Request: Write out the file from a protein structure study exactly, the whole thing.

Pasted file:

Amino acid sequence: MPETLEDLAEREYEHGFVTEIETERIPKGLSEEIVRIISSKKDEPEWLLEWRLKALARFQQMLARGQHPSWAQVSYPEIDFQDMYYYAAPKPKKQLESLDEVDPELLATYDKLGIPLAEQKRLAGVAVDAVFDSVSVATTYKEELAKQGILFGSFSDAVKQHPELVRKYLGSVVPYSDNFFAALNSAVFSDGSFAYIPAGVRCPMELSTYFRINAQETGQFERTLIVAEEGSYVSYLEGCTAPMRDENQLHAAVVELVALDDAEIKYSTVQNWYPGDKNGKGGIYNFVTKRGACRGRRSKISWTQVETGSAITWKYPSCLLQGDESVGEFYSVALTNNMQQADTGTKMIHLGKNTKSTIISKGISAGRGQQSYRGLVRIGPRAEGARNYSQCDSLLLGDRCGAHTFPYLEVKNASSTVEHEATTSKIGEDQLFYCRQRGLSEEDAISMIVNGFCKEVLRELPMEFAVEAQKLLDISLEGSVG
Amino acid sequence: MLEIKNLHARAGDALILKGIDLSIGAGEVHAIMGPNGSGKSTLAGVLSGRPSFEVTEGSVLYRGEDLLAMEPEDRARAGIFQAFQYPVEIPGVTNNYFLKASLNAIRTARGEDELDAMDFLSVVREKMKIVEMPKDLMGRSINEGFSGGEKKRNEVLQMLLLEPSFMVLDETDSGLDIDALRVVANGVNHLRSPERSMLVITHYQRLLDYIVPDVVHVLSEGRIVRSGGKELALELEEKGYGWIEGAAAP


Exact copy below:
Amino acid sequence: MPETLEDLAEREYEHGFVTEIETERIPKGLSEEIVRIISSKKDEPEWLLEWRLKALARFQQMLARGQHPSWAQVSYPEIDFQDMYYYAAPKPKKQLESLDEVDPELLATYDKLGIPLAEQKRLAGVAVDAVFDSVSVATTYKEELAKQGILFGSFSDAVKQHPELVRKYLGSVVPYSDNFFAALNSAVFSDGSFAYIPAGVRCPMELSTYFRINAQETGQFERTLIVAEEGSYVSYLEGCTAPMRDENQLHAAVVELVALDDAEIKYSTVQNWYPGDKNGKGGIYNFVTKRGACRGRRSKISWTQVETGSAITWKYPSCLLQGDESVGEFYSVALTNNMQQADTGTKMIHLGKNTKSTIISKGISAGRGQQSYRGLVRIGPRAEGARNYSQCDSLLLGDRCGAHTFPYLEVKNASSTVEHEATTSKIGEDQLFYCRQRGLSEEDAISMIVNGFCKEVLRELPMEFAVEAQKLLDISLEGSVG
Amino acid sequence: MLEIKNLHARAGDALILKGIDLSIGAGEVHAIMGPNGSGKSTLAGVLSGRPSFEVTEGSVLYRGEDLLAMEPEDRARAGIFQAFQYPVEIPGVTNNYFLKASLNAIRTARGEDELDAMDFLSVVREKMKIVEMPKDLMGRSINEGFSGGEKKRNEVLQMLLLEPSFMVLDETDSGLDIDALRVVANGVNHLRSPERSMLVITHYQRLLDYIVPDVVHVLSEGRIVRSGGKELALELEEKGYGWIEGAAAP